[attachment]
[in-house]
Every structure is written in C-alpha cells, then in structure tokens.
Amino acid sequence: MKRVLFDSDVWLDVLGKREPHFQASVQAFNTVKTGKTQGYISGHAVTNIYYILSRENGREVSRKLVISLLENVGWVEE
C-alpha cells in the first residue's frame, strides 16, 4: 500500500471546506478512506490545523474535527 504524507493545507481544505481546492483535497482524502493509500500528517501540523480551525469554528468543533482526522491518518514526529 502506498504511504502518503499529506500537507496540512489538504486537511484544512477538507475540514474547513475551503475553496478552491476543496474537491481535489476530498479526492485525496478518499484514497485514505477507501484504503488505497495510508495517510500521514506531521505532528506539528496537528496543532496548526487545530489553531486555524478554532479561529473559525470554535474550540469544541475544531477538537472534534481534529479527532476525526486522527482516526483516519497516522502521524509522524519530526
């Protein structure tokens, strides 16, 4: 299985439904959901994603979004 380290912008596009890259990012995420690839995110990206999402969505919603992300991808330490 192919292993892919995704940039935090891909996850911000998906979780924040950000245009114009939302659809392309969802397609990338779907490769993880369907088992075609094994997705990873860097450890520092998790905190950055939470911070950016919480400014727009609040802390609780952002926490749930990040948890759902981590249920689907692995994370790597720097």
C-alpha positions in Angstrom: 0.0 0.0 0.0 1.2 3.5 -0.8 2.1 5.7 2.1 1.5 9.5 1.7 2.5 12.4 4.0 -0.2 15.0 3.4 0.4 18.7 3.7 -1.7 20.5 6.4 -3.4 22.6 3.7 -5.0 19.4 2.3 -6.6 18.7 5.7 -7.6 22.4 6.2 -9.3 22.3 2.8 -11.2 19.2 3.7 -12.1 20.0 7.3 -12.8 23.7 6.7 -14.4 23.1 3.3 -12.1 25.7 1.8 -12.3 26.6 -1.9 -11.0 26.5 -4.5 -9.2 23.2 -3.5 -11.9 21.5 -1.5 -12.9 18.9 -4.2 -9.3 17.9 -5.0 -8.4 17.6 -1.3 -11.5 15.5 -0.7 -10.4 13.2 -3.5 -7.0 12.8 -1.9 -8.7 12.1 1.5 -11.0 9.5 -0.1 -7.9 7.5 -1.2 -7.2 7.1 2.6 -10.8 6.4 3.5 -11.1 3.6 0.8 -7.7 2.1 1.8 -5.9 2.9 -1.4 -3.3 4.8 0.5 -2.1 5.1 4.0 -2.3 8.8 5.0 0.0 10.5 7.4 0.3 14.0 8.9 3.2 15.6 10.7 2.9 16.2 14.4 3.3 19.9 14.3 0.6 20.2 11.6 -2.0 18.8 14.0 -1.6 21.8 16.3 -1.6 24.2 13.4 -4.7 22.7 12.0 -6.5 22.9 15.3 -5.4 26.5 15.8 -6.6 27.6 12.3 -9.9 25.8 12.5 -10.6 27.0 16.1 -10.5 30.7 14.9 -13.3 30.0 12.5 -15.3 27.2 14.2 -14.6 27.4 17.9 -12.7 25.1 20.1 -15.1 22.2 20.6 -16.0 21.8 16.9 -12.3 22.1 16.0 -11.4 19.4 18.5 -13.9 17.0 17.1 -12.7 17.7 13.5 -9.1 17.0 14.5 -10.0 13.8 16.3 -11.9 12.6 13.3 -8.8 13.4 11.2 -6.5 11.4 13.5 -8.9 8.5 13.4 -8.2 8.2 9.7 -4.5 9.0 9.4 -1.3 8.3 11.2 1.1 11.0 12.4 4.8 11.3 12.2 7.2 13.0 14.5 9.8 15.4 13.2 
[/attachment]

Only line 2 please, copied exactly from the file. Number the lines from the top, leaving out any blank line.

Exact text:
Every structure is written in C-alpha cells, then in structure tokens.